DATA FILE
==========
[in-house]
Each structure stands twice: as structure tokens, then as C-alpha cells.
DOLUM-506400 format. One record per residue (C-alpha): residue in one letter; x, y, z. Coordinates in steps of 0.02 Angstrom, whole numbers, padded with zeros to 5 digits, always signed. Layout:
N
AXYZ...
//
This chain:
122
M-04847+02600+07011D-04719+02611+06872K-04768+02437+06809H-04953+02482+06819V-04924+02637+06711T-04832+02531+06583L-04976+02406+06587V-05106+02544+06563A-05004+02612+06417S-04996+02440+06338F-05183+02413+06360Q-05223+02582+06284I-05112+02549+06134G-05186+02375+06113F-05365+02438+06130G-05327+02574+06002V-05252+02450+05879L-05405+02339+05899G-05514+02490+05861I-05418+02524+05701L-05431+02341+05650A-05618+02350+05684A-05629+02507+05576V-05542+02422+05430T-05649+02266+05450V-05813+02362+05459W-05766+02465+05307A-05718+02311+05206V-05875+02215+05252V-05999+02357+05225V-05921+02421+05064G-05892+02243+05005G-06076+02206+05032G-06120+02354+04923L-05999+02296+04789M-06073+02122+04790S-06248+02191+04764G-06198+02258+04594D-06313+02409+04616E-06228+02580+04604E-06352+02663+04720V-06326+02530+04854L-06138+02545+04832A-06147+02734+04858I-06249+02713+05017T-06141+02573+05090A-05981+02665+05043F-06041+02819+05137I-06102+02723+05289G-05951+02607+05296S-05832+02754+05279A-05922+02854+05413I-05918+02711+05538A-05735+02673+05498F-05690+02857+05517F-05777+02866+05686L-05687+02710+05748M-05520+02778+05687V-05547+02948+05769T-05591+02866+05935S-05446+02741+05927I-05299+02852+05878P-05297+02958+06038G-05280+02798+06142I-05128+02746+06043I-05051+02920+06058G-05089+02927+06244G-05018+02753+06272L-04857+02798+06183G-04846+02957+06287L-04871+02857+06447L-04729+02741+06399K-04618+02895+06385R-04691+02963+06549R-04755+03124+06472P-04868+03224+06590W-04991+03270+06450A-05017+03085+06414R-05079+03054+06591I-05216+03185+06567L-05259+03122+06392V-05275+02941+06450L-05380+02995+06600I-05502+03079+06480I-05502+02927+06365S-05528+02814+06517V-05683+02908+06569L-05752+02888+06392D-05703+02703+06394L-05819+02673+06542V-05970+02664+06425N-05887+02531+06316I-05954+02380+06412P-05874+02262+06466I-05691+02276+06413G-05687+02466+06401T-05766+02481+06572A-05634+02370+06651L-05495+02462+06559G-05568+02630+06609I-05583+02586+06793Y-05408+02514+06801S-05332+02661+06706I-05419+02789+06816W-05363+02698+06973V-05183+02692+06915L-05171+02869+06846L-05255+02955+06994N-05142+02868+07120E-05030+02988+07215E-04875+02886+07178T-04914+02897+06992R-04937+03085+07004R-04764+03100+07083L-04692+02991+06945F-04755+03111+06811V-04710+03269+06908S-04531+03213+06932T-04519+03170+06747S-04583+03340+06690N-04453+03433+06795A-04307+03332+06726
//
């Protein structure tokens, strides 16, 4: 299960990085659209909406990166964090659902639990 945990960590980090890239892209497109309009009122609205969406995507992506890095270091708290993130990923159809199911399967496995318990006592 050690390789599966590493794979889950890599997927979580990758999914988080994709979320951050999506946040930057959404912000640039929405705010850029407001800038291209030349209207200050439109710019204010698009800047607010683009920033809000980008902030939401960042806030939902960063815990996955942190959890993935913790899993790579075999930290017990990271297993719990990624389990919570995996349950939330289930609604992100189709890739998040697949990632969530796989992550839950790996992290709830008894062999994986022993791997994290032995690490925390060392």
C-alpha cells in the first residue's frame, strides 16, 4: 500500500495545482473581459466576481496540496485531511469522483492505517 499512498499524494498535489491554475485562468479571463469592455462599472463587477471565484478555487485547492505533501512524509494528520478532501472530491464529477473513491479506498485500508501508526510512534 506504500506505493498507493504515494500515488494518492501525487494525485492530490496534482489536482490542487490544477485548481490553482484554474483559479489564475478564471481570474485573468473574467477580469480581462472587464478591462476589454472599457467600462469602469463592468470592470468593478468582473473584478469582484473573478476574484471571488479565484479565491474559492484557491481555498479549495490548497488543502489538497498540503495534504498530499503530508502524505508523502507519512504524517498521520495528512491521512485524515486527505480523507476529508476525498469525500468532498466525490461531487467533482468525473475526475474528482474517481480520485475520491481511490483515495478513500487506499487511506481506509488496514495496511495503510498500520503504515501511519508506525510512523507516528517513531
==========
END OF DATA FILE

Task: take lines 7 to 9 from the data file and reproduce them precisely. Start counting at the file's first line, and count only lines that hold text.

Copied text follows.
This chain:
122
M-04847+02600+07011D-04719+02611+06872K-04768+02437+06809H-04953+02482+06819V-04924+02637+06711T-04832+02531+06583L-04976+02406+06587V-05106+02544+06563A-05004+02612+06417S-04996+02440+06338F-05183+02413+06360Q-05223+02582+06284I-05112+02549+06134G-05186+02375+06113F-05365+02438+06130G-05327+02574+06002V-05252+02450+05879L-05405+02339+05899G-05514+02490+05861I-05418+02524+05701L-05431+02341+05650A-05618+02350+05684A-05629+02507+05576V-05542+02422+05430T-05649+02266+05450V-05813+02362+05459W-05766+02465+05307A-05718+02311+05206V-05875+02215+05252V-05999+02357+05225V-05921+02421+05064G-05892+02243+05005G-06076+02206+05032G-06120+02354+04923L-05999+02296+04789M-06073+02122+04790S-06248+02191+04764G-06198+02258+04594D-06313+02409+04616E-06228+02580+04604E-06352+02663+04720V-06326+02530+04854L-06138+02545+04832A-06147+02734+04858I-06249+02713+05017T-06141+02573+05090A-05981+02665+05043F-06041+02819+05137I-06102+02723+05289G-05951+02607+05296S-05832+02754+05279A-05922+02854+05413I-05918+02711+05538A-05735+02673+05498F-05690+02857+05517F-05777+02866+05686L-05687+02710+05748M-05520+02778+05687V-05547+02948+05769T-05591+02866+05935S-05446+02741+05927I-05299+02852+05878P-05297+02958+06038G-05280+02798+06142I-05128+02746+06043I-05051+02920+06058G-05089+02927+06244G-05018+02753+06272L-04857+02798+06183G-04846+02957+06287L-04871+02857+06447L-04729+02741+06399K-04618+02895+06385R-04691+02963+06549R-04755+03124+06472P-04868+03224+06590W-04991+03270+06450A-05017+03085+06414R-05079+03054+06591I-05216+03185+06567L-05259+03122+06392V-05275+02941+06450L-05380+02995+06600I-05502+03079+06480I-05502+02927+06365S-05528+02814+06517V-05683+02908+06569L-05752+02888+06392D-05703+02703+06394L-05819+02673+06542V-05970+02664+06425N-05887+02531+06316I-05954+02380+06412P-05874+02262+06466I-05691+02276+06413G-05687+02466+06401T-05766+02481+06572A-05634+02370+06651L-05495+02462+06559G-05568+02630+06609I-05583+02586+06793Y-05408+02514+06801S-05332+02661+06706I-05419+02789+06816W-05363+02698+06973V-05183+02692+06915L-05171+02869+06846L-05255+02955+06994N-05142+02868+07120E-05030+02988+07215E-04875+02886+07178T-04914+02897+06992R-04937+03085+07004R-04764+03100+07083L-04692+02991+06945F-04755+03111+06811V-04710+03269+06908S-04531+03213+06932T-04519+03170+06747S-04583+03340+06690N-04453+03433+06795A-04307+03332+06726